28 November 2011

Mastiff by Tamora Pierce

The Legend of Beka Cooper gives Tamora Pierce's fans exactly what they want—a smart and savvy heroine making a name for herself on the mean streets of Tortall's Lower City—while offering plenty of appeal for new readers as well.

Beka and her friends will face their greatest and most important challenge ever when the young heir to the kingdom vanishes. They will be sent out of Corus on a trail that appears and disappears, following a twisting road throughout Tortall. It will be her greatest Hunt—if she can survive the very powerful people who do not want her to succeed in her goal.

This has been a hard review to write. I’ve been sitting on a review for Tortall and Other Lands for even longer. Mostly because any Tamora Pierce book is, in my opinion, the pinnacle of enjoyment. You can see on my post of Books I am Thankful For that I wax poetic on Wild Magic, my first exposure to the author. Really, though, I love all her books and I would be hard pressed to pick a favorite. I own multiple copies and re-read at least one series a year, finishing all of them about every 3 years so I can start over. As you can tell, I have a serious soft spot for the author, and showed up at the bookstore at 10 am to pick up my book.

Trying to put my prejudice aside, however, I will say that I thought this was a good book. I remember when I first started with Terrier I was a bit put off by the first person journal style the book has, but by the third book it seems normal. I’m glad too, because this book was worth it. In fact, I’d say that this book functions as a good stand-alone as well as a great series ender. In fact, the book itself seems kinda like a trilogy. It is MASSIVE, you can feel all 600 pages when you pick up the book. However, don’t let that throw you off. Every page is packed with action and tension, and I never felt a lull or down spot. Pierce knows very well how to weave through action, clue-finding tension, and romance scenes to make them all seem fresh and integral to the plot. Beka is a great character, independent and career driven for a job she loves.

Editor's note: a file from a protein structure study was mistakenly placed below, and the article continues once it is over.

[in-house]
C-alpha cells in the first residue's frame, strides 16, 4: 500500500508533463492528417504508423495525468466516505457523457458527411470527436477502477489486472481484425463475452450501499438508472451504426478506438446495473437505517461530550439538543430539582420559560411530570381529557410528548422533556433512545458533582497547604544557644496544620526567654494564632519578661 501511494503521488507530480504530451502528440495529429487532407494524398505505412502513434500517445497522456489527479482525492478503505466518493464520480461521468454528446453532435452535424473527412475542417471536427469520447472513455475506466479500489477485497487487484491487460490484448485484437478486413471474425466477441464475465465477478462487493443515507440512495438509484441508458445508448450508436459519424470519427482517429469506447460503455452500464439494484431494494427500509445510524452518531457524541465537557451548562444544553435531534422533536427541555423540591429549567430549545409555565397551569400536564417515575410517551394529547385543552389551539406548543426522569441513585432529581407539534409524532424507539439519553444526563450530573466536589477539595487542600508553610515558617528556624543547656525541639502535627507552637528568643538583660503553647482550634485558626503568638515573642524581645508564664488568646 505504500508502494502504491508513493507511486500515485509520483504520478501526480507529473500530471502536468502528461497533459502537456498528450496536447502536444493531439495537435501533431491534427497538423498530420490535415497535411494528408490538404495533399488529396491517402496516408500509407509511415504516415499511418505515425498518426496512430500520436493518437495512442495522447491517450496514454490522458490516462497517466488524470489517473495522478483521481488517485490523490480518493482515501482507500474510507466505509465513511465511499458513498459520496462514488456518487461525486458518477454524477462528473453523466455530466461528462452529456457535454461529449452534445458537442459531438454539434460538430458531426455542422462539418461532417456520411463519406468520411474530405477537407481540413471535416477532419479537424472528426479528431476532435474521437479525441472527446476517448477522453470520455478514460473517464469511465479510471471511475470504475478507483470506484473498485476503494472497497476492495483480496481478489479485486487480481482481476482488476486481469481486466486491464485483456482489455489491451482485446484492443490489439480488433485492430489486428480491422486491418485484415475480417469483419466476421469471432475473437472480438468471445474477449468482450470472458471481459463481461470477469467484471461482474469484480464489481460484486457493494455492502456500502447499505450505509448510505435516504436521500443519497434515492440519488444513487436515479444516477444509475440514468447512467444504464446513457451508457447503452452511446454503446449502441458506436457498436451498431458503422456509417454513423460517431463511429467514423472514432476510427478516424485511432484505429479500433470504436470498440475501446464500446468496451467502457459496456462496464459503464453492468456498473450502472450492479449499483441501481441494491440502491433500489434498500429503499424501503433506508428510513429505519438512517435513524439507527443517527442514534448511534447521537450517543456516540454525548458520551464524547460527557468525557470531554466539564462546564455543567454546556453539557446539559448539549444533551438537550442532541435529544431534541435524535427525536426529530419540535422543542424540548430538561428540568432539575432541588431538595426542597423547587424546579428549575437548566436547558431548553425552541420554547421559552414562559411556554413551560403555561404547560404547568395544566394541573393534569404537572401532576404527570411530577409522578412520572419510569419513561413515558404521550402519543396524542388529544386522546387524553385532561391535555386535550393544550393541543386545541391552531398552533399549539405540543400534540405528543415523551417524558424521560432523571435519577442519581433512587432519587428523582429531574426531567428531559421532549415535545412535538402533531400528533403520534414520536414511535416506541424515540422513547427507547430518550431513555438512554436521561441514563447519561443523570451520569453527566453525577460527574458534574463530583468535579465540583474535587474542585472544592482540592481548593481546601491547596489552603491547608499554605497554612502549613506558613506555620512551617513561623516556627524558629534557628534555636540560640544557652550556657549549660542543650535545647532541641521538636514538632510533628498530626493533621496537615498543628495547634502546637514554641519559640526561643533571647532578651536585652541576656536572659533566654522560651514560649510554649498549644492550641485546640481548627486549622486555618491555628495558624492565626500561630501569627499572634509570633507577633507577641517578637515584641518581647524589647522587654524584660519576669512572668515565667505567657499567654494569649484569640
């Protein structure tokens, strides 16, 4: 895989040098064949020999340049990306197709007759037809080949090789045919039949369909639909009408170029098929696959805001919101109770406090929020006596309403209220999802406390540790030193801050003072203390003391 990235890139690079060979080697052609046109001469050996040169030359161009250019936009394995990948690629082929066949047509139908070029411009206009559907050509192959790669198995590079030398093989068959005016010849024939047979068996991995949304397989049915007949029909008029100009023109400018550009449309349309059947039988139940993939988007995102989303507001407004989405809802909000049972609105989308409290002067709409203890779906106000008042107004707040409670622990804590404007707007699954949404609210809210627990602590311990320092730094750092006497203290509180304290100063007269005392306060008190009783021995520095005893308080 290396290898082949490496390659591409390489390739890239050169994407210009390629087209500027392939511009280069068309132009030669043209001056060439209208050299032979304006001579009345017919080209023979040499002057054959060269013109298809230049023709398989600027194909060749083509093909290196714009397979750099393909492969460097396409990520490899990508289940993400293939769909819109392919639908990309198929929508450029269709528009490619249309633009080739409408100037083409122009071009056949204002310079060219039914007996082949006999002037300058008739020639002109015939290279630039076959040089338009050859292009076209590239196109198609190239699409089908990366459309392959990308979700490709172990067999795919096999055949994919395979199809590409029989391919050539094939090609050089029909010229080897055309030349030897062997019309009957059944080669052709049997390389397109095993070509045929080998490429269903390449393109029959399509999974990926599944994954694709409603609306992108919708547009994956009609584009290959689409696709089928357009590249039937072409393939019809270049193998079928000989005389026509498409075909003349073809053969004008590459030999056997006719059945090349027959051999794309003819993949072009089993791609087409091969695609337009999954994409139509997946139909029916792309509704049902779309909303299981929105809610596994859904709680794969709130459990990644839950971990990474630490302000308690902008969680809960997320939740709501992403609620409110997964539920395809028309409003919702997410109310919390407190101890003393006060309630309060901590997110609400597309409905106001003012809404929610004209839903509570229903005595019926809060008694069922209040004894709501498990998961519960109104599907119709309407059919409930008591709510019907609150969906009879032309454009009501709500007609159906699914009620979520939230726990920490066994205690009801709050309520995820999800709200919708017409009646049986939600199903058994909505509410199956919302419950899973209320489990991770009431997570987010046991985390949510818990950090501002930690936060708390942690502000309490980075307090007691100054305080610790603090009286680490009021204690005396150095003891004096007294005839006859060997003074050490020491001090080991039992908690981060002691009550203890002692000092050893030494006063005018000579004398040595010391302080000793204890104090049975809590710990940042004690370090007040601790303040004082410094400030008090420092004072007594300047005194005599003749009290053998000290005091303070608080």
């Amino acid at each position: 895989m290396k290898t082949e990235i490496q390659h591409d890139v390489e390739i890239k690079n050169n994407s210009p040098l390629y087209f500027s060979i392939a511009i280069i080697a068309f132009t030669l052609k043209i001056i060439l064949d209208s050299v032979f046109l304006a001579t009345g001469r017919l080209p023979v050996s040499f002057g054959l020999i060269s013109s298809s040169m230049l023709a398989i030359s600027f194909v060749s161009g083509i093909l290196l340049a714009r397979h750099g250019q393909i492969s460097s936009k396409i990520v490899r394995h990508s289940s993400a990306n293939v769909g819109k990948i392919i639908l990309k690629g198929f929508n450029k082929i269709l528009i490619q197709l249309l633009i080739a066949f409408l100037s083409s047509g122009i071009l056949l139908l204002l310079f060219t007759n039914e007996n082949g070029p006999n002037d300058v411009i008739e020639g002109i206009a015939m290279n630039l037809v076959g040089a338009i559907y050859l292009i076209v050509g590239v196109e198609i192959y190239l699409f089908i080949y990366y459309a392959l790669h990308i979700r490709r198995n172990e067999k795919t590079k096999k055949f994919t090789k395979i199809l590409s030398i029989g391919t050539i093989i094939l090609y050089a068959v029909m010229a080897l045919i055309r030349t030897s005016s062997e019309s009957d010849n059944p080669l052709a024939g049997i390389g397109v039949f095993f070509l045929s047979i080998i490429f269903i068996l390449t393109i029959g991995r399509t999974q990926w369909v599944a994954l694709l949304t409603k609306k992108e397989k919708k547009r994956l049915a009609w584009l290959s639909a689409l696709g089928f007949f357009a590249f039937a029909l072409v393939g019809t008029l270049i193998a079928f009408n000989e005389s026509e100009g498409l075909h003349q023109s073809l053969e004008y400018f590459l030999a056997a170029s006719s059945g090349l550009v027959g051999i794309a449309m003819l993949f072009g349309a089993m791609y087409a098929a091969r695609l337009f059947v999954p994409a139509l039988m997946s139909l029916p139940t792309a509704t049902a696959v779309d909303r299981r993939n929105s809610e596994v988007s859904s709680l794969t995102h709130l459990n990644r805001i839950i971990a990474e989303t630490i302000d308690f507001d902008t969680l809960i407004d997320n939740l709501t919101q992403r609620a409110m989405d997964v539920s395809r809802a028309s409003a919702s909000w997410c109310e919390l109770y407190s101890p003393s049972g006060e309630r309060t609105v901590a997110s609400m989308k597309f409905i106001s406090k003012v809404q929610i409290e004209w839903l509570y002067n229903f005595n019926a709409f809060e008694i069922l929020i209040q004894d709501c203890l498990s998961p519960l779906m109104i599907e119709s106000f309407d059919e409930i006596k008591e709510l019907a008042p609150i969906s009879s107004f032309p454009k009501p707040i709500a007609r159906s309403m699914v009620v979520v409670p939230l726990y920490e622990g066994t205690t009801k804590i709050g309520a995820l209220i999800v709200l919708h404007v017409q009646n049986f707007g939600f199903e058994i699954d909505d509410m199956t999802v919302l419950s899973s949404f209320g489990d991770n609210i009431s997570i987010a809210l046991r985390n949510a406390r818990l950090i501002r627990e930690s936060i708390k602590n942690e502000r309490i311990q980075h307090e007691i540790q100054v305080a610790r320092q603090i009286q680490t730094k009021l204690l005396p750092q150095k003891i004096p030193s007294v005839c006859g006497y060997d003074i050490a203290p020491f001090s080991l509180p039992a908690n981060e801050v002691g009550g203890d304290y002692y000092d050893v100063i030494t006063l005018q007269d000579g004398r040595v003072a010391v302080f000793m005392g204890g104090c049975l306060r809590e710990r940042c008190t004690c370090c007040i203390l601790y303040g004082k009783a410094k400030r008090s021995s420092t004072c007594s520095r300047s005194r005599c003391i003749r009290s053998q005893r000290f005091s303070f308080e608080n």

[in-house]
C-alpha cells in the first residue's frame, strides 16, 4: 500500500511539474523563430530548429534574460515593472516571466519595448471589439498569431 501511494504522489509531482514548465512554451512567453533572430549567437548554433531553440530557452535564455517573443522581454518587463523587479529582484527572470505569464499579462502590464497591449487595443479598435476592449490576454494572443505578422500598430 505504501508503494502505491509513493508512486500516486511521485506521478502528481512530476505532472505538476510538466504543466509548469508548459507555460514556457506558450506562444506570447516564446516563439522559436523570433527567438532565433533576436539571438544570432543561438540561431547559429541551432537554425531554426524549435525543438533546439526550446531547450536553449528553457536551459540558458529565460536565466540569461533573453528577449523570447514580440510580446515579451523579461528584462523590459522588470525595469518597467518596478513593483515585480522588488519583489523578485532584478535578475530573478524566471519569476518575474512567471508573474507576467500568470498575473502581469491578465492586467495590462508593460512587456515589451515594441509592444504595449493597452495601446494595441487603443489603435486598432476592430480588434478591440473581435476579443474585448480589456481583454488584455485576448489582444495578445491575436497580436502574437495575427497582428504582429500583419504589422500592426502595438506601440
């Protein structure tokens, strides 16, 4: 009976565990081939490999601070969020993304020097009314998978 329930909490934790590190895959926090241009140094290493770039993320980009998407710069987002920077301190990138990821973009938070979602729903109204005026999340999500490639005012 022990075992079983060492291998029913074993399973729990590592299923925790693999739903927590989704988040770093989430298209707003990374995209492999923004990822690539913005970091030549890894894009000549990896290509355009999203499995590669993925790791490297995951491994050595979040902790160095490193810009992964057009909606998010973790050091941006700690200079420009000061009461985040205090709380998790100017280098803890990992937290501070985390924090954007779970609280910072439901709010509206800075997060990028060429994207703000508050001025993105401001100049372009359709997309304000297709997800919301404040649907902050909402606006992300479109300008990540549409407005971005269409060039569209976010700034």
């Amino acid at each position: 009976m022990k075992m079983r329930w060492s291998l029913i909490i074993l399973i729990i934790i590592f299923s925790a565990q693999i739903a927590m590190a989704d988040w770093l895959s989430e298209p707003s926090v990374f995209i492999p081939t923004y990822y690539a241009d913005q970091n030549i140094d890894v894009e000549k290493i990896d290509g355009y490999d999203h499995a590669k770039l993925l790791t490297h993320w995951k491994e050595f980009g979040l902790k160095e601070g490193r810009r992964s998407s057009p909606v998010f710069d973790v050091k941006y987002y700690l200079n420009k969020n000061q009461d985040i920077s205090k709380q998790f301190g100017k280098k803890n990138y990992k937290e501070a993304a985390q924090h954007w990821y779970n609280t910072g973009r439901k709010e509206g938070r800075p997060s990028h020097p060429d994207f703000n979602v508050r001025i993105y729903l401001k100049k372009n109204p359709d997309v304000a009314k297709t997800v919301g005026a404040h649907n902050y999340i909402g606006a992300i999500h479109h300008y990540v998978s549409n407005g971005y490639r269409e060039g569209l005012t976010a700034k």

I know that a lot of people didn’t like a lot of things about this series. Beka’s abusive relationship is often questioned. I didn’t feel that was a bad thing, though, because SMART GIRLS GET IN ABUSIVE RELATIONSHIPS. In fact, because they’re smart they’re less used to asking for help so they let abuse go on far too long. I love this part of the series because it teaches a very valuable lesson to the people who have never educated themselves about abuse.

The other gripe I keep seeing is the ending. I felt that it was heartbreaking, but I thought it was well set up in the book. Beka kept noticing the status differences, so you know the couple did, too. And I believe that could eat on a person until they did something out of character to change it. Love makes people do crazy things, and the love in that relationship has been set up in the series so that I believe he would do something horrible to keep her close.

***End Spoilers***

Then again, I may be seeing the whole book through rose-colored glasses. But I think that’s ok. It gives me so much joy that I don’t care if I’m a little biased. And I think you should read it and let it give you joy too.

No comments:

Post a Comment